Biodegradable waste is a type of waste which can be broken down, in a reasonable amount of time, into its base compounds by micro-organisms and other living things, regardless of what those compounds may be.
Biodegradable waste can be commonly found in municipal solid waste (sometimes called biodegradable municipal waste, or BMW) as green waste, food waste, paper waste, and biodegradable plastics. Other biodegradable wastes include human waste, manure, sewage, and slaughterhouse waste. In the absence of oxygen, much of this waste will decay to methane by anaerobic digestion.
Climate change impacts
The main environmental threat from biodegradable waste is the production of methane in landfills. Methane is 21 times as potent a greenhouse gas as carbon dioxide and accounted for some 3% of total greenhouse gas emissions in the EU-15 in 1995. The Landfill Directive 1999/31/EC obliges member states to reduce the amount of biodegradable waste that they landfill to 35% of 1995 levels by 2016, which will significantly reduce the problem.
Uses of biodegradable waste
Biodegradable waste can often be used for composting or may well be a resource for heat, electricity and fuel in future as it is being achieved by the Swiss Kompogas treatment for 20 years now. This produces additional biogas and still delivers the compost for the soil. It is a fully developed system and produced 27 million Kwh of electricity and biogas in 2009. The oldest of the companies own lorries has achieved 1.000.000 kilometes driven with biogas from household waste in the last 15 years.[dead link]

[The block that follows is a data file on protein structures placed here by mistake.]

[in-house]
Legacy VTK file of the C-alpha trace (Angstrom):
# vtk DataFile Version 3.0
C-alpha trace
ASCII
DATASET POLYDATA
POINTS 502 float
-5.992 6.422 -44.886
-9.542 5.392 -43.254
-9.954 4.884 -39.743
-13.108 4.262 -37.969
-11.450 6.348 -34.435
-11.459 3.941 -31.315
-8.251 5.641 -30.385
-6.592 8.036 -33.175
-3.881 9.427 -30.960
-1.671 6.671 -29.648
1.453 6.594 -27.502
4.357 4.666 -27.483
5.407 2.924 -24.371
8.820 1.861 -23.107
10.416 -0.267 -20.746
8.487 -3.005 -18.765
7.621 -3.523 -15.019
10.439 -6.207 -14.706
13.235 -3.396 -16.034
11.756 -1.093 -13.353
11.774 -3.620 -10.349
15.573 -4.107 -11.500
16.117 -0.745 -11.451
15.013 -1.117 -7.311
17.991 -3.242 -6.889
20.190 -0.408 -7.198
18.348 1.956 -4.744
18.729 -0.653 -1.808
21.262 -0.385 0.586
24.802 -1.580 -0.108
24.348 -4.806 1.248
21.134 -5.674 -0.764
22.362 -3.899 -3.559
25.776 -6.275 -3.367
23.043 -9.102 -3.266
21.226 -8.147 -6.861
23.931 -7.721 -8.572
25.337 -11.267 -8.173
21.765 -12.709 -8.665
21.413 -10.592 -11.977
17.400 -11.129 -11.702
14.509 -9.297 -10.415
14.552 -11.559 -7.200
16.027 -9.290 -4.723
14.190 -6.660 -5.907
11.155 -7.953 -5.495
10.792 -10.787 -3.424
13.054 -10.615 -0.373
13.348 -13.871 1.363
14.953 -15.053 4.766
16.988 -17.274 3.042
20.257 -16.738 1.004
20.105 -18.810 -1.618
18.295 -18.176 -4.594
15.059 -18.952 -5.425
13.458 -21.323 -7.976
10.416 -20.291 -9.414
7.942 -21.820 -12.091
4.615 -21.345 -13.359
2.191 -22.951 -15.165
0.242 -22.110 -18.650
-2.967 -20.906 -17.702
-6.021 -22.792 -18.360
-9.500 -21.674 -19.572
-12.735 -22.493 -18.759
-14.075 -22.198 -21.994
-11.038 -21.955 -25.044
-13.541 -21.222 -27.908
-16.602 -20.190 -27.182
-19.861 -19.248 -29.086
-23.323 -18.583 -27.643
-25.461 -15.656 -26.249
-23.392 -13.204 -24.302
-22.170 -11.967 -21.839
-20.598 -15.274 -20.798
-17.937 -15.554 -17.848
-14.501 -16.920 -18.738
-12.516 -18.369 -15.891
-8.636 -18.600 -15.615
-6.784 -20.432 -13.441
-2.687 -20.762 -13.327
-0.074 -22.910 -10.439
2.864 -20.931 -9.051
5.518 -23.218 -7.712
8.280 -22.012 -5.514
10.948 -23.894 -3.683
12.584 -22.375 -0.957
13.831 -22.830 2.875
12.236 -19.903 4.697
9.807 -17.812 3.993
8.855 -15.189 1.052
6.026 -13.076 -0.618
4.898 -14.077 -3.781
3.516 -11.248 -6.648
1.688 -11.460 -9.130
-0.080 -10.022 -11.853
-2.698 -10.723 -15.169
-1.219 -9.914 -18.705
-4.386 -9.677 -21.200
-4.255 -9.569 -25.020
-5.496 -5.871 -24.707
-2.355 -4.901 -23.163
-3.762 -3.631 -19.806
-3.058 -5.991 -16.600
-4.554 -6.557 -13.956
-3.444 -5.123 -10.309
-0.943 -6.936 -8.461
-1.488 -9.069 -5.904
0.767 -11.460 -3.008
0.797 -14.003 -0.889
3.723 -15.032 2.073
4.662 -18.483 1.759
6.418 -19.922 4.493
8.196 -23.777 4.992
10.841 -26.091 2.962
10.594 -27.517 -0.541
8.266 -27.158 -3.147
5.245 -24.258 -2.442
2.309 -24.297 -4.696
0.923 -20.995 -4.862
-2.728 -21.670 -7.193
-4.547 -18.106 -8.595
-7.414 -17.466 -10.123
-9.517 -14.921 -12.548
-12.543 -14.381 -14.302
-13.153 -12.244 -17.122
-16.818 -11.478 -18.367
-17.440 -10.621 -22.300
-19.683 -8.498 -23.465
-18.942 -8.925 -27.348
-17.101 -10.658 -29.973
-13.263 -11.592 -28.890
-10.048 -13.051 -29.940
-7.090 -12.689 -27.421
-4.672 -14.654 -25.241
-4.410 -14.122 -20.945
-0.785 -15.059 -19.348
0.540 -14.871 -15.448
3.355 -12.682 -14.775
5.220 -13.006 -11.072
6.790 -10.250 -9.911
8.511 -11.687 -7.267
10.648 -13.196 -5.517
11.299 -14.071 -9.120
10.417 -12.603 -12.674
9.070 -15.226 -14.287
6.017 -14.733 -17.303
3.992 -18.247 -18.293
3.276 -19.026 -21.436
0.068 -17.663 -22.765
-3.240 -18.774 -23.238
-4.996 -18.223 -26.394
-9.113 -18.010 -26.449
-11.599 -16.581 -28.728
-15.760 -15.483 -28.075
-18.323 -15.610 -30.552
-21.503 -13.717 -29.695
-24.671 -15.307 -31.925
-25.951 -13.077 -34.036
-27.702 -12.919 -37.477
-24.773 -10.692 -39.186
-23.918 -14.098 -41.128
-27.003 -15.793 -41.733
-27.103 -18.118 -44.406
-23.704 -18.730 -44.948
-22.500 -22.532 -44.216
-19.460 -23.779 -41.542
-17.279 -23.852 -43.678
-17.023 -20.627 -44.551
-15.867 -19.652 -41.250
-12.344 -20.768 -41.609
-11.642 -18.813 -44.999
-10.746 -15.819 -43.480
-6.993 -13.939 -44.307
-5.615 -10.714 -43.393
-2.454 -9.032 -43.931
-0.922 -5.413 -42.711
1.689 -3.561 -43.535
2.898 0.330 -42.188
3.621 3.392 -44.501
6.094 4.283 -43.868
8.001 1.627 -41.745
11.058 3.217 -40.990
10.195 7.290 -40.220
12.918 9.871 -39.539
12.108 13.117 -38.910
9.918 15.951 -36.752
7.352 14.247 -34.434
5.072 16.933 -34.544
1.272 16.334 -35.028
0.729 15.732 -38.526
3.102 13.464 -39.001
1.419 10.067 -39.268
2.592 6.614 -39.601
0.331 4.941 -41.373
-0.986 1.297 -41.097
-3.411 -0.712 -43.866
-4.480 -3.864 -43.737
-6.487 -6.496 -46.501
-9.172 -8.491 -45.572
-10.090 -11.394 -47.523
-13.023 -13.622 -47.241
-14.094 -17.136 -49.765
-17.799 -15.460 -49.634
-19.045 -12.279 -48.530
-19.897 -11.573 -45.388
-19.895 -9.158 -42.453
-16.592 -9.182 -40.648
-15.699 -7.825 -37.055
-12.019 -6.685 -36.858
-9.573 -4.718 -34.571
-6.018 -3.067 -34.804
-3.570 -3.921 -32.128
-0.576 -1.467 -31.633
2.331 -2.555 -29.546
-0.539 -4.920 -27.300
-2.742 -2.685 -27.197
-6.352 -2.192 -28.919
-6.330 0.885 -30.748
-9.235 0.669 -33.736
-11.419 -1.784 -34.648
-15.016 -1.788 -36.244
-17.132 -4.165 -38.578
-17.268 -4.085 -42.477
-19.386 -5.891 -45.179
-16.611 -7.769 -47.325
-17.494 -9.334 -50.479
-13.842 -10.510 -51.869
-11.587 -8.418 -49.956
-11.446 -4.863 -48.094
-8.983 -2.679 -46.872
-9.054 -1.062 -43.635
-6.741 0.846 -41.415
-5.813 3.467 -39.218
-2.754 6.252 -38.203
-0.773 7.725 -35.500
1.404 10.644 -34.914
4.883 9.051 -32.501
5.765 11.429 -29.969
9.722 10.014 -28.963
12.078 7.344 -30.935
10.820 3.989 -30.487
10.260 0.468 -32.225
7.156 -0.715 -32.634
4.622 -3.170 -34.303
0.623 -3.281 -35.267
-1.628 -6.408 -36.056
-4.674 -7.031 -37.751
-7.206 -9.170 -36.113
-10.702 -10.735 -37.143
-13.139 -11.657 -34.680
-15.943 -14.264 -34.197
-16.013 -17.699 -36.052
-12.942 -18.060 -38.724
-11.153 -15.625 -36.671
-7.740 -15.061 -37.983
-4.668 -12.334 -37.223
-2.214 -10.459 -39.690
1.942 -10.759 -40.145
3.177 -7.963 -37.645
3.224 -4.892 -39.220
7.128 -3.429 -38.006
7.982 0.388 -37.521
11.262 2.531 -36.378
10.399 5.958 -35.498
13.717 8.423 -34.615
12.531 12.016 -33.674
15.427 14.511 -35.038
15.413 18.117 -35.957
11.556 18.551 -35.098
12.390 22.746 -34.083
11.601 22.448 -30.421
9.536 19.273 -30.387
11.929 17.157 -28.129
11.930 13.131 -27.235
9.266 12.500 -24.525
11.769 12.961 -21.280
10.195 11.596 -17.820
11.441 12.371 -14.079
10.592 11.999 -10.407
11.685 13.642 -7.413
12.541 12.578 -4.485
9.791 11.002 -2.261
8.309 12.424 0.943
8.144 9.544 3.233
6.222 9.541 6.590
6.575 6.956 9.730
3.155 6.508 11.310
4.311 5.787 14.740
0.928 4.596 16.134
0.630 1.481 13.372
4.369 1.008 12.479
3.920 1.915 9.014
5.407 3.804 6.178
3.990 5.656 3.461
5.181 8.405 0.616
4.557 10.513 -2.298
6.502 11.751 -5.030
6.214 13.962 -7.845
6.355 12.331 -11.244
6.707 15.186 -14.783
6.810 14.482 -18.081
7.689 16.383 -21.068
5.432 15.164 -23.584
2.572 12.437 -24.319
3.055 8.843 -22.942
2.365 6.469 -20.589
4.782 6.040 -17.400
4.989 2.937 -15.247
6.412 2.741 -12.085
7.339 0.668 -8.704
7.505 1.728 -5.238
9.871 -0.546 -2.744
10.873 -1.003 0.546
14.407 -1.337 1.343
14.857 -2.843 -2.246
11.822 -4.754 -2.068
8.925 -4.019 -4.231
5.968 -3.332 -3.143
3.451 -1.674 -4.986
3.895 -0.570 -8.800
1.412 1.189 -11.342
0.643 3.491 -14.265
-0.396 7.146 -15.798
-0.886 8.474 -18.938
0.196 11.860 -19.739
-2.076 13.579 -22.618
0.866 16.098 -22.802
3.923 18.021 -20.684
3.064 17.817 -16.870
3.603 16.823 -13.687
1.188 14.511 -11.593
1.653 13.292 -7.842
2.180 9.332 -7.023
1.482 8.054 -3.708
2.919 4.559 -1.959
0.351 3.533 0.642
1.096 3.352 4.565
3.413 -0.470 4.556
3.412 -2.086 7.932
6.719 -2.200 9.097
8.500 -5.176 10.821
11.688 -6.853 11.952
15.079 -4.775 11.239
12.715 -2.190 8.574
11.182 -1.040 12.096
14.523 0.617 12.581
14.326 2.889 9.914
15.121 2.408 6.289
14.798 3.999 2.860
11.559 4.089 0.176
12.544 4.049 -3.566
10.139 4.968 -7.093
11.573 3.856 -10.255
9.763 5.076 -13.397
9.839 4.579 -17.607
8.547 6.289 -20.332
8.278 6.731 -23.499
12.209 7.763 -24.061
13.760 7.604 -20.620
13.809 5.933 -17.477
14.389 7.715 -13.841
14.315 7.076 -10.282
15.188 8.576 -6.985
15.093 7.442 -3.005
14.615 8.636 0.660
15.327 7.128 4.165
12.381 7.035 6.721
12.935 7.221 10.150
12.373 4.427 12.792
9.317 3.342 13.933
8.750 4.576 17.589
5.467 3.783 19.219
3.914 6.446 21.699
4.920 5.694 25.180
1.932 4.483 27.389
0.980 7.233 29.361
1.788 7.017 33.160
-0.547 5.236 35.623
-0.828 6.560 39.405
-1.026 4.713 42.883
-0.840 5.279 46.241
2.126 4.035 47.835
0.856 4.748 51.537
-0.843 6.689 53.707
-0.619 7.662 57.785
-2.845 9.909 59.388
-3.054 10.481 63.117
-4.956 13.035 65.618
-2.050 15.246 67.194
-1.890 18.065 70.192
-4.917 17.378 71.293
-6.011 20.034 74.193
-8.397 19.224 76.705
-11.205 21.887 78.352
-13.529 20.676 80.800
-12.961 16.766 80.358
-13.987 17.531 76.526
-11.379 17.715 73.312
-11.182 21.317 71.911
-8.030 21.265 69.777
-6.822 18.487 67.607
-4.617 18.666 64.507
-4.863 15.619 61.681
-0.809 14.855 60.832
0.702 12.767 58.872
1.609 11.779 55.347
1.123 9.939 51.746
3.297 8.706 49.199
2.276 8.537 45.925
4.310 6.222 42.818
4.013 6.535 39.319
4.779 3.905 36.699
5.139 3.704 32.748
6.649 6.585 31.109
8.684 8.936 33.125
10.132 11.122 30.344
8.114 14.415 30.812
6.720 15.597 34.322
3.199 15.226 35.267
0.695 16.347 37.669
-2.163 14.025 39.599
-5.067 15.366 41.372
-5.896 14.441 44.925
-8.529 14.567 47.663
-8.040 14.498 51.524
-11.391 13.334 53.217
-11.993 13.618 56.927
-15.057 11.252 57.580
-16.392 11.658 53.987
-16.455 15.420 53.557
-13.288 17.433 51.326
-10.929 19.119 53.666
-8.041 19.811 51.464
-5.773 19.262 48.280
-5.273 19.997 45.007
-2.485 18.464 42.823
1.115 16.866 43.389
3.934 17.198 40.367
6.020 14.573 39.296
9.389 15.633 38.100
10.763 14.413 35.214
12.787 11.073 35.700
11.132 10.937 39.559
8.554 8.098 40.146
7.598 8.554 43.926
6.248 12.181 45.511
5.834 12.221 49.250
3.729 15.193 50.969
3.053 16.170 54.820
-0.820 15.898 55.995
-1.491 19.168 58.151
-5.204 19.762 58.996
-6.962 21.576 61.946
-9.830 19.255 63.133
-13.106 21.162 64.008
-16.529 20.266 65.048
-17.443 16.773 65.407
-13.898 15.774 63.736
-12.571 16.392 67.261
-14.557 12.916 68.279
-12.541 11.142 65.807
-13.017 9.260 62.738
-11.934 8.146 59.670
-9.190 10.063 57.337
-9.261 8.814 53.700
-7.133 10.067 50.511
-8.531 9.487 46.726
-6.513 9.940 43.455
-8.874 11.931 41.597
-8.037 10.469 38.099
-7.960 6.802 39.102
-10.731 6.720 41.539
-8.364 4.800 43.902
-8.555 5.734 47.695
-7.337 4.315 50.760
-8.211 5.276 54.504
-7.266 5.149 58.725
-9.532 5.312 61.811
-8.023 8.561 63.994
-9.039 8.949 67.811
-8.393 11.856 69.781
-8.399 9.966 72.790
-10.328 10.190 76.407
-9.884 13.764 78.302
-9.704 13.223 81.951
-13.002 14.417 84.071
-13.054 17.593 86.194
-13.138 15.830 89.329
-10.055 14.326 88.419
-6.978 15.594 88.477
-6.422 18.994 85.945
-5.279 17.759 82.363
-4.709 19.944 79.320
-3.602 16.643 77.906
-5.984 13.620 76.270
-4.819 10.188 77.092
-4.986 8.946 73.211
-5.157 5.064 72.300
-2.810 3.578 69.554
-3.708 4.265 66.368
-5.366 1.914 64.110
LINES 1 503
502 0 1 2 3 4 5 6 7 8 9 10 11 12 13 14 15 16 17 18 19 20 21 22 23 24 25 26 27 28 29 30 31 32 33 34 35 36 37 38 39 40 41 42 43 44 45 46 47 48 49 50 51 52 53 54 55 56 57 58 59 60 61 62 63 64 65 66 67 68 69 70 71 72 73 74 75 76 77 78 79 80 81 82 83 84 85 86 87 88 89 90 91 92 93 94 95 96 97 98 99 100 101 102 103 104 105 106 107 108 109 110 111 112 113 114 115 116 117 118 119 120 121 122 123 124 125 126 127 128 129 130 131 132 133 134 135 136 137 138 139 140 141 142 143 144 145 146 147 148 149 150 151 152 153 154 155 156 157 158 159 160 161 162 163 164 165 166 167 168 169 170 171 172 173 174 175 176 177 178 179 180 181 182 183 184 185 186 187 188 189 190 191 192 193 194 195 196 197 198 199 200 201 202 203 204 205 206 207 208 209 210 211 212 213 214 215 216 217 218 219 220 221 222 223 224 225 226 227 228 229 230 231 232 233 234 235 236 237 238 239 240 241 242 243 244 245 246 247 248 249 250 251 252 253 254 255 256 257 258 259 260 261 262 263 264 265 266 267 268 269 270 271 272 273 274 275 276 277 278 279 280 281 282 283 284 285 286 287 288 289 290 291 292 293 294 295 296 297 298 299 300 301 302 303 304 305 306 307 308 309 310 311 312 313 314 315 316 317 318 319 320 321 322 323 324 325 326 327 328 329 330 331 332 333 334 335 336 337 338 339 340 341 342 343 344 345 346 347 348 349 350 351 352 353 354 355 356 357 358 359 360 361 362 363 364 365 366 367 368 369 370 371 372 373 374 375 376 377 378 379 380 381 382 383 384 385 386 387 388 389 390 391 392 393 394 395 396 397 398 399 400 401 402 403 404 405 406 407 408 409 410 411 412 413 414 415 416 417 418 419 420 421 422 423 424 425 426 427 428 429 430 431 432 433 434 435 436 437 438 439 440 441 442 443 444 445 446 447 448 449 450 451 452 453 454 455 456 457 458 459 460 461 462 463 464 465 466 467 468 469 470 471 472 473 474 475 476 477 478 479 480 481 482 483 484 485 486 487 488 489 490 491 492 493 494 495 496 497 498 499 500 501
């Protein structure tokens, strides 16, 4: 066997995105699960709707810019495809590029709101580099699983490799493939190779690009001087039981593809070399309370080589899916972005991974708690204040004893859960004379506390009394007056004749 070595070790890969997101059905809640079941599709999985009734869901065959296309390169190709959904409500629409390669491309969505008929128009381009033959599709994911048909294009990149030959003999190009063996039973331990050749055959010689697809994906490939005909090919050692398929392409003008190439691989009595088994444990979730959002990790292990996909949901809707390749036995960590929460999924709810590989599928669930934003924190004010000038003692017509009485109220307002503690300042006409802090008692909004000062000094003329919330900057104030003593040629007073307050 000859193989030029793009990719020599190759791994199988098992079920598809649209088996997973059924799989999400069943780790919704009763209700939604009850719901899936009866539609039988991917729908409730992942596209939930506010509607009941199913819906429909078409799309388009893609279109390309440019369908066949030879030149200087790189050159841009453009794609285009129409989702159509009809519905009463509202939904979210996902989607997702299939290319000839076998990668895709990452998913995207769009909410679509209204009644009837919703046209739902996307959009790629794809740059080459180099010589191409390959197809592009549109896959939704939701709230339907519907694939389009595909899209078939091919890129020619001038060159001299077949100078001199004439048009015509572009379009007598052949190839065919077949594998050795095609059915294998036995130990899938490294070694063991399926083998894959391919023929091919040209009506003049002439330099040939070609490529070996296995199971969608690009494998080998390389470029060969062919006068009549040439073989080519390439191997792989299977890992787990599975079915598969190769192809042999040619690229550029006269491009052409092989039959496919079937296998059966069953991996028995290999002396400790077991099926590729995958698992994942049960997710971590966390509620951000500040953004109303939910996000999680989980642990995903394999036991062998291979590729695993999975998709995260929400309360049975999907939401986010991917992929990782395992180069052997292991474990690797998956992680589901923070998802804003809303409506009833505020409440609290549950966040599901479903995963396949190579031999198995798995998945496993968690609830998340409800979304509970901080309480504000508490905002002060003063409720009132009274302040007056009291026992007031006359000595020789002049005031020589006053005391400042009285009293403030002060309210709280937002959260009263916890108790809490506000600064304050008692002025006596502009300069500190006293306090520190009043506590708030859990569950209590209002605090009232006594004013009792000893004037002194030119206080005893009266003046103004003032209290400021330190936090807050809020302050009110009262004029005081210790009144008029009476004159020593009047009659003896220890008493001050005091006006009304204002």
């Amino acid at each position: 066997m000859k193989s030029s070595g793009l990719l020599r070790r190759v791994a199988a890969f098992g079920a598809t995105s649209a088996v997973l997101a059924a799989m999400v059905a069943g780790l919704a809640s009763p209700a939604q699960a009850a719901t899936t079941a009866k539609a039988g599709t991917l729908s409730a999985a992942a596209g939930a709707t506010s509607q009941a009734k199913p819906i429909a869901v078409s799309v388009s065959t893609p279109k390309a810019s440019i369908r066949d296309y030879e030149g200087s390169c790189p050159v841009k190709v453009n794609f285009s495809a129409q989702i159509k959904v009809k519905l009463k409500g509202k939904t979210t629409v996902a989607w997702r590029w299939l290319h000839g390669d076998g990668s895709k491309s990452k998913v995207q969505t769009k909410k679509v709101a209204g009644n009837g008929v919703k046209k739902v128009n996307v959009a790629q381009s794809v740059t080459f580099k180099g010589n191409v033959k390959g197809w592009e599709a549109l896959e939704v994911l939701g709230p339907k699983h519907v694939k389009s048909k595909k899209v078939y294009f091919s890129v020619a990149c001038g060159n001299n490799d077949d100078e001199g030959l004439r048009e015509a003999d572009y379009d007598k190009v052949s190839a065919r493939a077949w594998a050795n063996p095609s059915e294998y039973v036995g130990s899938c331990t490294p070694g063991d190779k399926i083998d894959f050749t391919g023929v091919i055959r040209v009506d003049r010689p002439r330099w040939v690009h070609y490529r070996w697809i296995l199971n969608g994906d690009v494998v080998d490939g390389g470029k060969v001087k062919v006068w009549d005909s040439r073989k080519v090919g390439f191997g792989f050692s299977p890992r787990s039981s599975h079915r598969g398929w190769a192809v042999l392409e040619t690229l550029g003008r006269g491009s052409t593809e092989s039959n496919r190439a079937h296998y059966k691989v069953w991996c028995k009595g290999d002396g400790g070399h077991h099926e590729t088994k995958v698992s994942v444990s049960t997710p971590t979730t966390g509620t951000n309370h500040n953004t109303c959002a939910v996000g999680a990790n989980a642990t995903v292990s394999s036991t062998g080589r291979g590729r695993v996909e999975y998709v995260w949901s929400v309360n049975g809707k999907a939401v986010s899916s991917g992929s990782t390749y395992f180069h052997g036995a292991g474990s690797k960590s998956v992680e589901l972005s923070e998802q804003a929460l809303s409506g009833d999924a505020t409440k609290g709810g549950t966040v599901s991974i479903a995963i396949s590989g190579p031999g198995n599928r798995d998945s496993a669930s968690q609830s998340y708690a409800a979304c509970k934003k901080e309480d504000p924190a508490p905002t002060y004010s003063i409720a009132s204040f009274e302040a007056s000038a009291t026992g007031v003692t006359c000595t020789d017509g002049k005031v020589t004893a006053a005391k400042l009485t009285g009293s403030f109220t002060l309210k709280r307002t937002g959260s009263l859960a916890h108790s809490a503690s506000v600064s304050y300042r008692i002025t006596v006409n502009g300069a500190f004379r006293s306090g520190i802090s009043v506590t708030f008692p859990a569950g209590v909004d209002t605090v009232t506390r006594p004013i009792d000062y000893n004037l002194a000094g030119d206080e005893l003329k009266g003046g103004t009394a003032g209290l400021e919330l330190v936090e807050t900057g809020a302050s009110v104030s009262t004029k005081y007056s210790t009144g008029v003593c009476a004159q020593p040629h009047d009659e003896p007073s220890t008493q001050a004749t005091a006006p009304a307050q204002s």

- CSL London Olympics Waste Review
- EC page on biodegradable waste
- National Non-Food Crops Centre. NNFCC report on Evaluation of Opportunities for Converting Indigenous UK Wastes to Fuels and Energy
- Recycling chain
- Lorry has driven 25 times around the earth using gas from Biodegradable waste
- Biodegradability prediction
- Biodegradable bags
- Brown waste
- Green waste
- Landfill diversion
- List of waste types
- Sewage treatment